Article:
Eyeworld CME Supplements

EW OCT 2018_Supported by unrestricted educational grant from Johnson & Johnson Vision

This is a supplement to EyeWorld Magazine that doctors can take a test after reading and receive CME credits for.

Issue link: http://cmesupplements.eyeworld.org/i/1029113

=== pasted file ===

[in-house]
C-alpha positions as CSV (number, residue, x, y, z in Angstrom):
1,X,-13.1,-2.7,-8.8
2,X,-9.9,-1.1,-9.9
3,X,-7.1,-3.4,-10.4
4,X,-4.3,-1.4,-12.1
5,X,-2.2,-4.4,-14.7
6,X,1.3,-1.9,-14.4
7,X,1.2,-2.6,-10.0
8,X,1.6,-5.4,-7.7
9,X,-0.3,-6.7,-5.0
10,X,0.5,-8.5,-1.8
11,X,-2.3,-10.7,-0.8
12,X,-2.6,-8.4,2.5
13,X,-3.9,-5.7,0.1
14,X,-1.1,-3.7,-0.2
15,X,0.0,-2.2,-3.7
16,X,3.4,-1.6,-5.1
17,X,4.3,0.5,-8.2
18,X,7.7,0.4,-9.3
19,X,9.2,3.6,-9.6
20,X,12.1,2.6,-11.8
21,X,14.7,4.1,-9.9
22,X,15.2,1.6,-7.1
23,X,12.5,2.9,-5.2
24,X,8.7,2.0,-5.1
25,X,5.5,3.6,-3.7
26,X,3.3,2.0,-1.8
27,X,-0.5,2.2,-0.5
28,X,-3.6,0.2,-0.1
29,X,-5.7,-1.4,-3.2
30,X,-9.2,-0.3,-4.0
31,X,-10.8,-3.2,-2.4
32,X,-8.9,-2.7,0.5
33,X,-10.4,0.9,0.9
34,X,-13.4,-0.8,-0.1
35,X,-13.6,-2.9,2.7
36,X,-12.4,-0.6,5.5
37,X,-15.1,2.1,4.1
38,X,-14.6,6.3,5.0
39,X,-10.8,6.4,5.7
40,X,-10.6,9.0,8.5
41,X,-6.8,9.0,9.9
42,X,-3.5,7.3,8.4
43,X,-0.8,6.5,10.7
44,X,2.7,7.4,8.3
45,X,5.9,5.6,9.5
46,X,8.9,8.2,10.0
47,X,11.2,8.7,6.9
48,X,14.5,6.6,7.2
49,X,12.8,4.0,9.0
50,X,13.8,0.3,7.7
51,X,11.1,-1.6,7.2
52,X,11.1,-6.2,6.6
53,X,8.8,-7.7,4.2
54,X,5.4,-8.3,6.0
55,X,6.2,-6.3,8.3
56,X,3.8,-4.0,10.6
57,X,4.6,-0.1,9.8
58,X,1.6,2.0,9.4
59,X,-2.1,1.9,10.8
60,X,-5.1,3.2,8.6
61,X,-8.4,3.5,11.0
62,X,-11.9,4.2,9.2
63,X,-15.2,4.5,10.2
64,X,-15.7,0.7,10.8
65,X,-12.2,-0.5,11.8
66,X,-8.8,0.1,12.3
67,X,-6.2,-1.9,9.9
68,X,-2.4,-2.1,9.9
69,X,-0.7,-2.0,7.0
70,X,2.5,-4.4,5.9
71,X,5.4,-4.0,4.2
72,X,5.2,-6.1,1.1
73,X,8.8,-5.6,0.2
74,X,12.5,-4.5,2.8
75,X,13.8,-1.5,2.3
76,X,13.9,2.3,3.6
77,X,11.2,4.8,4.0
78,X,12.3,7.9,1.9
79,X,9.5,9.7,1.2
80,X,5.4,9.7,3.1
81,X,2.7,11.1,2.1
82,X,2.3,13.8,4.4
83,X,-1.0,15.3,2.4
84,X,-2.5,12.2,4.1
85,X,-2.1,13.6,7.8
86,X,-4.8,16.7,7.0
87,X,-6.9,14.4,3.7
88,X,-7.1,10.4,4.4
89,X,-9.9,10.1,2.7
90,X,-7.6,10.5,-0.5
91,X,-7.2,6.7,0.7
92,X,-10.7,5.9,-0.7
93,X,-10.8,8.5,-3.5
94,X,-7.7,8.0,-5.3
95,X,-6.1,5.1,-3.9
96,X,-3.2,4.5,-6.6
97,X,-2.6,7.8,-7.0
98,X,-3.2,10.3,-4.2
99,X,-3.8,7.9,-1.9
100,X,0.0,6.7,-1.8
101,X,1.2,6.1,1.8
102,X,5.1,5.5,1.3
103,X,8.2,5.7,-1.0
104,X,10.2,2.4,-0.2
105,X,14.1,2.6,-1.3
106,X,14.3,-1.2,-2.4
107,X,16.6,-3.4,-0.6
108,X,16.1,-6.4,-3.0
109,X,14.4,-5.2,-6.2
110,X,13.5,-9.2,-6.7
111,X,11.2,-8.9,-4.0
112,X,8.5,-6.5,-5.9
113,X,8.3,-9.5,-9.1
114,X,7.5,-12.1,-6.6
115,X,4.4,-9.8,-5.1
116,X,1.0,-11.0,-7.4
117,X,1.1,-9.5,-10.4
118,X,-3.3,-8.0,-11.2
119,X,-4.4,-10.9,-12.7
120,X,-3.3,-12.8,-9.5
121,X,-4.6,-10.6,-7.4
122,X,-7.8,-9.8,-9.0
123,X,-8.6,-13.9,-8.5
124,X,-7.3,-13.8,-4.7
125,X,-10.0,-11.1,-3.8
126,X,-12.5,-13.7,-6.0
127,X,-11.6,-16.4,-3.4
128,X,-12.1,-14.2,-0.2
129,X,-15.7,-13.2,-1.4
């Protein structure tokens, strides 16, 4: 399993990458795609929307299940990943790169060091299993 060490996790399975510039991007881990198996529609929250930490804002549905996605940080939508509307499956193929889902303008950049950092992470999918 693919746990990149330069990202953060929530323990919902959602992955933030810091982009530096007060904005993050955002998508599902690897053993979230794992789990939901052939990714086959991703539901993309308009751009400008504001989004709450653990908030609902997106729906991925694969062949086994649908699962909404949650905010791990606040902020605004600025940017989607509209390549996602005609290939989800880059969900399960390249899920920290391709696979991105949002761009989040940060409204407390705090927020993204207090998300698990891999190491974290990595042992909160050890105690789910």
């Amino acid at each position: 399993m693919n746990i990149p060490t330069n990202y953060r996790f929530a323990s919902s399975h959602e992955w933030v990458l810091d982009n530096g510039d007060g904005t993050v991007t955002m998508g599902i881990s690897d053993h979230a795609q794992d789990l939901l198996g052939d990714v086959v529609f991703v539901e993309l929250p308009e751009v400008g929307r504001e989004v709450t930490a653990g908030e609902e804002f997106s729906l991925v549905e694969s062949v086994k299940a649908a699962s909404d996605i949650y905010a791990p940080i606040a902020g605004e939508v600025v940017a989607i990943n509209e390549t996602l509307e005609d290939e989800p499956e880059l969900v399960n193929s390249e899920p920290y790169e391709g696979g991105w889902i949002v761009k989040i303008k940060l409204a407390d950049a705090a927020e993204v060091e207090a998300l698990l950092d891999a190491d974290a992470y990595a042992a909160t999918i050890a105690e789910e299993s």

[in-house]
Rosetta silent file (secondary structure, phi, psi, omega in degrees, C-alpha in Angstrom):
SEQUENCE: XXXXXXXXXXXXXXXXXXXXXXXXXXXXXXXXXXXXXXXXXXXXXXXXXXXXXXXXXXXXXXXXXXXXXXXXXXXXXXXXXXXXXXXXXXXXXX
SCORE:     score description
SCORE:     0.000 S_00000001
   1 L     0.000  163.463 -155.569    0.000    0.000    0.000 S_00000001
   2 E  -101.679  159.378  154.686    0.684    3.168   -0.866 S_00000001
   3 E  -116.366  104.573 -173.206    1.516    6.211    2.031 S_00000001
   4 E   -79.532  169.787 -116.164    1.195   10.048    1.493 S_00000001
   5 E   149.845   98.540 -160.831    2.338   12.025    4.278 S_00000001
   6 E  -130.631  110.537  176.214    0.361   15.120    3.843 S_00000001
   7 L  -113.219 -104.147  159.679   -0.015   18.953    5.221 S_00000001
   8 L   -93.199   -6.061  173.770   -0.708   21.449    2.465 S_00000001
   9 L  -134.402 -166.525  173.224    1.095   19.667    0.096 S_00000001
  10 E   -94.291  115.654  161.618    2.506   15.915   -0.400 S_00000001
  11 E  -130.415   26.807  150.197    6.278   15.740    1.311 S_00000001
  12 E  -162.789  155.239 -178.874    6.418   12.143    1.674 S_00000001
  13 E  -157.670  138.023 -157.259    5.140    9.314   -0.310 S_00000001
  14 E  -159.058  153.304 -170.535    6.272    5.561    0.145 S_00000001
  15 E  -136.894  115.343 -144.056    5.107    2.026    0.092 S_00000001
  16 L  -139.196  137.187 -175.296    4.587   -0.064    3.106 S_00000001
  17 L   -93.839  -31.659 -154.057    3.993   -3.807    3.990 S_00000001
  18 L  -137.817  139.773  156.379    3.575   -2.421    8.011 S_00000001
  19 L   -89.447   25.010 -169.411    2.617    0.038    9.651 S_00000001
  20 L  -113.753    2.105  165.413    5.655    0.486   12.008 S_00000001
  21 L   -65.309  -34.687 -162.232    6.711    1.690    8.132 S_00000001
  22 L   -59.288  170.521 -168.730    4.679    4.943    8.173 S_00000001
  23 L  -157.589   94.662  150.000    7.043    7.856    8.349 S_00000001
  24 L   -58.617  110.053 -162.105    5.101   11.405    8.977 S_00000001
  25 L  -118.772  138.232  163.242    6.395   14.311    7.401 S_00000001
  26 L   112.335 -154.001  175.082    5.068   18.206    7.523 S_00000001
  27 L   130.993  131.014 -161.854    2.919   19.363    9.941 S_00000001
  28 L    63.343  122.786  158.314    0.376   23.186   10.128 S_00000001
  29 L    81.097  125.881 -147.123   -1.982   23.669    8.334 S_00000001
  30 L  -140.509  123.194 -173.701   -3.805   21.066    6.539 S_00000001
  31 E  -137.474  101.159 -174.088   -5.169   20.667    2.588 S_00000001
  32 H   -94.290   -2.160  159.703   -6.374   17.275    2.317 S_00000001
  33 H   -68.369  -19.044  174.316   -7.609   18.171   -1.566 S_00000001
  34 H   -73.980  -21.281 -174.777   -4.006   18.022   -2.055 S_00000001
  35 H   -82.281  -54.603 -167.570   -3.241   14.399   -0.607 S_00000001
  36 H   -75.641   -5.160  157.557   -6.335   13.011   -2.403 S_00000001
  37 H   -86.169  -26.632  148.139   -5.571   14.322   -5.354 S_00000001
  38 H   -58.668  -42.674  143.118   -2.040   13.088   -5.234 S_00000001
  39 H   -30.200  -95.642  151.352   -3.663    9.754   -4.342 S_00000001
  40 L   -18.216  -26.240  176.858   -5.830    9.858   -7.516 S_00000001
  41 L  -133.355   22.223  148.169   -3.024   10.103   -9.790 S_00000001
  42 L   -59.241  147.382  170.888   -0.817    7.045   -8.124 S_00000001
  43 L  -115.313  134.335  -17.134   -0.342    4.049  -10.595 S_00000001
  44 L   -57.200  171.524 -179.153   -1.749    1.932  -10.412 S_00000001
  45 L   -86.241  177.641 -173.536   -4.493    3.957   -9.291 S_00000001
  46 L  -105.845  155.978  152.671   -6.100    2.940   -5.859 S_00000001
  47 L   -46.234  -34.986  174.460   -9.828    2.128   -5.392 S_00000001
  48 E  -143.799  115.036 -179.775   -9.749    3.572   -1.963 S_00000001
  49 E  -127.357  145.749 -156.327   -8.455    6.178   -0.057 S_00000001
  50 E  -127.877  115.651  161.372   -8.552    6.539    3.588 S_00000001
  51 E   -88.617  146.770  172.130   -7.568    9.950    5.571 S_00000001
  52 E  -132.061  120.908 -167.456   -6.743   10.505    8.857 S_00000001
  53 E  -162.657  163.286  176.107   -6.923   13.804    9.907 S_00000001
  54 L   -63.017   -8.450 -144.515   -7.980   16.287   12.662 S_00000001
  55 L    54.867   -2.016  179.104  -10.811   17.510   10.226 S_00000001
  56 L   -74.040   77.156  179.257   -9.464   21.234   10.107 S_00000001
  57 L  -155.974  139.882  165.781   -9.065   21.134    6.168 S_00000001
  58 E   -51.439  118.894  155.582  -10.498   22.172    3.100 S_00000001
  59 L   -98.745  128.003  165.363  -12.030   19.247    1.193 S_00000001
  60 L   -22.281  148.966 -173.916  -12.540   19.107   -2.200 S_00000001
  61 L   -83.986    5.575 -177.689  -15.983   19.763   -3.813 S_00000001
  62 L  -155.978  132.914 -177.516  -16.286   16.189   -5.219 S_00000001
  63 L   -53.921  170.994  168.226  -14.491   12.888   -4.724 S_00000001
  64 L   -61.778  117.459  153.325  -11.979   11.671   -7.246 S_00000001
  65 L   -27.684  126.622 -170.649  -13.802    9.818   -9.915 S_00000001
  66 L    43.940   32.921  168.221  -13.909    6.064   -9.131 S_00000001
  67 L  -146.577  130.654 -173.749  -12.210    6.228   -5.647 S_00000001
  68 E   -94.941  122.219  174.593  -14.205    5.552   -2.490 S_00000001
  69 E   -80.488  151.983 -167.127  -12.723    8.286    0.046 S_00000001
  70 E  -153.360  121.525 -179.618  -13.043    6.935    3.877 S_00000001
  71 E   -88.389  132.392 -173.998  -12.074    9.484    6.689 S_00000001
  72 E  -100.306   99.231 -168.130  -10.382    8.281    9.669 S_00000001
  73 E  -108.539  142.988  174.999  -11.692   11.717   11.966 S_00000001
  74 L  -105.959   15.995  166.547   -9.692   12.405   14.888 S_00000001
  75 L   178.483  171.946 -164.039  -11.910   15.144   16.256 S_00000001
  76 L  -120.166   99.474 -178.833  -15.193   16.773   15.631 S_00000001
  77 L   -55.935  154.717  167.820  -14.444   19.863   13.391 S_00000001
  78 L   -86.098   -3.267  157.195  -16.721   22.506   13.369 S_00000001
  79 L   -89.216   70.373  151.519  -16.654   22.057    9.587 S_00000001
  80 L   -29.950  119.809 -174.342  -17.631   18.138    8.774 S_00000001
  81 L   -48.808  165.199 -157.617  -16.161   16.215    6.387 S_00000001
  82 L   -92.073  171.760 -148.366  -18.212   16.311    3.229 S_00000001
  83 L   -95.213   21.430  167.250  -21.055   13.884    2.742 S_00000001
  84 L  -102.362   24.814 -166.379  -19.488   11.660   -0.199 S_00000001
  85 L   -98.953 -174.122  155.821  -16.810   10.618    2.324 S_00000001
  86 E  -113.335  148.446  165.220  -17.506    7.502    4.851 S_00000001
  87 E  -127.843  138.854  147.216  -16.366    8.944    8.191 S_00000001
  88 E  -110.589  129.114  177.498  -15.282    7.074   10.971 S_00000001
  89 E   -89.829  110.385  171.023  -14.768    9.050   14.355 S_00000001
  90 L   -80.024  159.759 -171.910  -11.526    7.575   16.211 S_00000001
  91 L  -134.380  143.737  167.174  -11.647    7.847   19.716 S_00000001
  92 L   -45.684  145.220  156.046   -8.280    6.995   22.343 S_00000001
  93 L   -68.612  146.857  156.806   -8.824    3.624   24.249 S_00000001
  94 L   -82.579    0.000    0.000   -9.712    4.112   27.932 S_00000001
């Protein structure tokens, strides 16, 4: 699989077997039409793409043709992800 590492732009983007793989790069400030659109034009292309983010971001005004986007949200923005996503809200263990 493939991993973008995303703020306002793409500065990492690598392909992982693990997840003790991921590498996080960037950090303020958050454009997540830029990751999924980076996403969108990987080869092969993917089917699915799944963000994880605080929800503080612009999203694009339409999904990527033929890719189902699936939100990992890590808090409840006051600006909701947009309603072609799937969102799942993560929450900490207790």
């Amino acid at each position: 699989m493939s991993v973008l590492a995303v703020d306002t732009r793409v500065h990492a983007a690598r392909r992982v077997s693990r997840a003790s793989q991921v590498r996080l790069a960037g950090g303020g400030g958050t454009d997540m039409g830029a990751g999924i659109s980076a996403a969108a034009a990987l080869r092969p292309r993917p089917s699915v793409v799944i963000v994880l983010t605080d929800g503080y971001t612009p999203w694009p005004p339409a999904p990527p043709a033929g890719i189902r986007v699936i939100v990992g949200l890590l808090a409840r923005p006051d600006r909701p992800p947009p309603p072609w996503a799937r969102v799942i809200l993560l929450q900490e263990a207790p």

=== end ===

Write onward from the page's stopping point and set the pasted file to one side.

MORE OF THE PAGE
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Moderator: Eric Donnenfeld, MD, practices with Ophthalmic Consultants of Long Island and Connecticut, and is clinical professor of ophthalmology, New York University, and trustee, Dartmouth Medical School. Supplement to EyeWorld October 2018 continued on page 2 Meibography Summit: Translating knowledge into practice Supported by an unrestricted educational grant from Johnson & Johnson Vision medially, and that is a cleaning mechanism. It is a pumping mechanism for the oil glands, too," said Paul Karpecki, OD. Patel et al. showed that people blink 4.5 times when using video display devices compared with 18 times in other situa- tions. 3 "So they are not getting that cleaning or meibomian gland expression," he said. Preeya Gupta, MD, and her colleagues reported that 42% of children ages 4–17 had gland atrophy. 4 "There were children who even had moder- ate to severe meibomian gland atrophy, and all these children were asymptomatic. The key for us as clinicians is to try to figure out when these patients are going to become symptomatic A s ophthalmologists observe the impact of meibomian gland dysfunction (MGD) in clinical practice, understanding of the condition continues to advance. 1 "MGD is the number one reason patients come into our office," said Eric Donnenfeld, MD, moderating the Meibog- raphy Summit during the 2018 ASCRS•ASOA Annual Meeting. "It is either a primary or a secondary complaint in about 40–50% of our patients." Defining MGD "The International Workshop on Meibomian Gland Dysfunc- tion described MGD as a chron- ic, diffuse abnormality of the meibomian glands commonly characterized by terminal duct Click to read and claim CME credit Frank Bowden, III, MD, is founder of Bowden Eye and Associates, Jacksonville, Florida. Alan Carlson, MD, is professor, Department of Ophthalmology, Duke University School of Medicine, Durham, North Carolina. Douglas Devries, OD, is co-founder, Eye Care Associates of Nevada, adjunct clinical professor of optometry and residency director, Pacific University College of Optometry, Alice Epitropoulos, MD, is clinical assistant professor, Ohio State University Wexner Medical Center, Columbus, co-founder, Eye Center of Columbus, and partner, Ophthalmic Surgeons & Consultants of Ohio. Terry Kim, MD, is professor of ophthalmol- ogy, chief, cornea and ex- ternal disease division, and director, refractive surgery service, Duke University Eye Center, Durham, North Carolina. Preeya Gupta, MD, is associate professor of ophthalmology, Duke Uni- versity Eye Center, Durham, North Carolina. D. Rex Hamilton, MD, is director, University of California, Los Angeles, Laser Refractive Center, and clinical professor, cataract and refractive surgery division, Stein Eye Institute, Los Angeles. Edward Holland, MD, is professor of ophthal- mology, University of Cincinnati. Paul Karpecki, OD, is director of corneal services, Advanced Ocular Surface Disease Center and Research, Kentucky Eye Institute, Lexington, Kentucky, and practices in the ocular surface disease clinic, Gaddie Eye Centers, Louisville, Kentucky. William Trattler, MD, is in practice at the Center for Excellence in Eye Care, Miami. Donald Korb, OD, is president, Korb Associ- ates and Korb Research, and affiliated professor, University of California Berkeley School of Optom- etry. He is a co-founder of TearScience, which was purchased by Johnson & Johnson Vision. W. Barry Lee, MD, practices with Eye Consultants of Atlanta. Marguerite McDonald, MD, practices with Ophthalmic Consultants of Long Island, is clinical professor of Ophthalmology, NYU Lan- gone Medical Center, New York, and clinical professor of ophthalmology, Tulane University Health Sciences Center, New Orleans. John Sheppard, MD, is professor of ophthal- mology, microbiology and molecular biology, Eastern Virginia Medical School, medical director, Lions Eye Bank of Eastern Virginia, and president, Virginia Eye Consultants, Norfolk, Virginia. Elizabeth Yeu, MD, is assistant professor of ophthalmology, Eastern Virginia Medical School, and in private practice, Norfolk, Virginia. Faculty Marjan Farid, MD, is director of cornea, cataract, and refractive surgery, vice chair of ophthalmic faculty, and associate professor of ophthalmology, Gavin Herbert Eye Institute, University of California, Irvine. Examining meibomian gland dysfunction and its impact EyeWorld recently gathered 17 experts on ocular surface disease at a special summit to discuss the current thinking on meibography and meibomian gland dysfunction. The Meibography Summit focused on the role of meibography as a diagnostic tool, as well as how best to integrate diagnostic findings into treatment paradigms in clinical practice. Summit participants were asked to try to achieve consensus on a number of key questions. Their responses are featured in graphic form throughout this supplement. obstruction and/or qualita- tive, quantitative changes in the glandular secretions," Dr. Donnenfeld said. 1 "It may result in alterations of the tear film, symptoms of eye irritation, clinically apparent inflamma- tion, and ocular surface disease (OSD)." Respondents to the 2016 ASCRS Clinical Survey indicated that 48% of dry eye patients have MGD. Estimates by the Meibography Summit partici- pants were considerably higher, with approximately 88% thinking that the prevalence of MGD is increasing. Fifty-six percent of Meibography Sum- mit participants reported that 60–75% of their cataract surgery candidates have MGD, and 82% reported that more than 75% of their OSD patients have MGD (Figures 1 and 2). However, some suspect increased awareness accounts for the increase. "If you look at Michael Lemp's publications on the prevalence of MGD, we know it increases with age and we know this is the most com- mon cause of dry eye disease," said Terry Kim, MD. 2 However, he thinks MGD is still underdi- agnosed because many clini- cians are not looking for it. Others contend that addi- tional factors are at work. "There are few sources for it, but modern risk factors are very real," said Elizabeth Yeu, MD. Many people use digital devices more than 5 hours a day, she said, leading to decreased and incomplete blinking. "When people blink, nor- mally the lower eyelid moves